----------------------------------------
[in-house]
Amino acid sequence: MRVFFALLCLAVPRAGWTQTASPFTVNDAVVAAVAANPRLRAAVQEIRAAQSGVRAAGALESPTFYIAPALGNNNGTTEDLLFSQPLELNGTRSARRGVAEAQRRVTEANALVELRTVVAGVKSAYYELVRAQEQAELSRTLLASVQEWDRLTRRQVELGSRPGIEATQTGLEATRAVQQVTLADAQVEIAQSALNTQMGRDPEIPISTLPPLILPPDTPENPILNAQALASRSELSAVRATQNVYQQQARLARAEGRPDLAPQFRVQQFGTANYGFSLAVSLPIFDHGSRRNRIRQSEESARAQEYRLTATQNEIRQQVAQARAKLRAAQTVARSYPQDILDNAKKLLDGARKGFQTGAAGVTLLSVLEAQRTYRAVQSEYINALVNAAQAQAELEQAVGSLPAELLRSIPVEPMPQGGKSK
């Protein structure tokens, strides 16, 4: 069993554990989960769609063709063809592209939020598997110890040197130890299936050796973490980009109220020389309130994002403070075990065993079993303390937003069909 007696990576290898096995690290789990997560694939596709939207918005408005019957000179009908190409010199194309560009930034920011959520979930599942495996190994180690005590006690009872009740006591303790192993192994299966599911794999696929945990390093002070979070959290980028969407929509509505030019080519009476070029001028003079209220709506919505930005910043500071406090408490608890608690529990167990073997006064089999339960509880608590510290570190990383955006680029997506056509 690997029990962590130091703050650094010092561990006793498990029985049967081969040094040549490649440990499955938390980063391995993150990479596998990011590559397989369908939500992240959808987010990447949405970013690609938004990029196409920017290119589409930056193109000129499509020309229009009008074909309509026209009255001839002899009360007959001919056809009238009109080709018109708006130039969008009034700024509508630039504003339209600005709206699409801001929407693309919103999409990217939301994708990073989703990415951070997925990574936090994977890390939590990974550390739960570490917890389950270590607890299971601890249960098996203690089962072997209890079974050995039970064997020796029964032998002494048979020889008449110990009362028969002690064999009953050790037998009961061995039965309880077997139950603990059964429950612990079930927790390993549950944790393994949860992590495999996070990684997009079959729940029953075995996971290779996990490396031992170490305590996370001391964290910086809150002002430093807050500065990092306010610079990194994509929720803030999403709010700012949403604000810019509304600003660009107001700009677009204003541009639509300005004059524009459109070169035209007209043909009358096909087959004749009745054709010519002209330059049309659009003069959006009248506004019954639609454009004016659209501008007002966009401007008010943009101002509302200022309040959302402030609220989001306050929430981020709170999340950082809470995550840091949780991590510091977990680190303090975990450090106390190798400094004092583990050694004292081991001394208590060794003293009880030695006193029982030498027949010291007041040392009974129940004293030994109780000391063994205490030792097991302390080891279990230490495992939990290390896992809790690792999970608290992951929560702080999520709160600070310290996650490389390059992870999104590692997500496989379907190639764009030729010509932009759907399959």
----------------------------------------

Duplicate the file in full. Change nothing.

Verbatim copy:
[in-house]
Amino acid sequence: MRVFFALLCLAVPRAGWTQTASPFTVNDAVVAAVAANPRLRAAVQEIRAAQSGVRAAGALESPTFYIAPALGNNNGTTEDLLFSQPLELNGTRSARRGVAEAQRRVTEANALVELRTVVAGVKSAYYELVRAQEQAELSRTLLASVQEWDRLTRRQVELGSRPGIEATQTGLEATRAVQQVTLADAQVEIAQSALNTQMGRDPEIPISTLPPLILPPDTPENPILNAQALASRSELSAVRATQNVYQQQARLARAEGRPDLAPQFRVQQFGTANYGFSLAVSLPIFDHGSRRNRIRQSEESARAQEYRLTATQNEIRQQVAQARAKLRAAQTVARSYPQDILDNAKKLLDGARKGFQTGAAGVTLLSVLEAQRTYRAVQSEYINALVNAAQAQAELEQAVGSLPAELLRSIPVEPMPQGGKSK
């Protein structure tokens, strides 16, 4: 069993554990989960769609063709063809592209939020598997110890040197130890299936050796973490980009109220020389309130994002403070075990065993079993303390937003069909 007696990576290898096995690290789990997560694939596709939207918005408005019957000179009908190409010199194309560009930034920011959520979930599942495996190994180690005590006690009872009740006591303790192993192994299966599911794999696929945990390093002070979070959290980028969407929509509505030019080519009476070029001028003079209220709506919505930005910043500071406090408490608890608690529990167990073997006064089999339960509880608590510290570190990383955006680029997506056509 690997029990962590130091703050650094010092561990006793498990029985049967081969040094040549490649440990499955938390980063391995993150990479596998990011590559397989369908939500992240959808987010990447949405970013690609938004990029196409920017290119589409930056193109000129499509020309229009009008074909309509026209009255001839002899009360007959001919056809009238009109080709018109708006130039969008009034700024509508630039504003339209600005709206699409801001929407693309919103999409990217939301994708990073989703990415951070997925990574936090994977890390939590990974550390739960570490917890389950270590607890299971601890249960098996203690089962072997209890079974050995039970064997020796029964032998002494048979020889008449110990009362028969002690064999009953050790037998009961061995039965309880077997139950603990059964429950612990079930927790390993549950944790393994949860992590495999996070990684997009079959729940029953075995996971290779996990490396031992170490305590996370001391964290910086809150002002430093807050500065990092306010610079990194994509929720803030999403709010700012949403604000810019509304600003660009107001700009677009204003541009639509300005004059524009459109070169035209007209043909009358096909087959004749009745054709010519002209330059049309659009003069959006009248506004019954639609454009004016659209501008007002966009401007008010943009101002509302200022309040959302402030609220989001306050929430981020709170999340950082809470995550840091949780991590510091977990680190303090975990450090106390190798400094004092583990050694004292081991001394208590060794003293009880030695006193029982030498027949010291007041040392009974129940004293030994109780000391063994205490030792097991302390080891279990230490495992939990290390896992809790690792999970608290992951929560702080999520709160600070310290996650490389390059992870999104590692997500496989379907190639764009030729010509932009759907399959």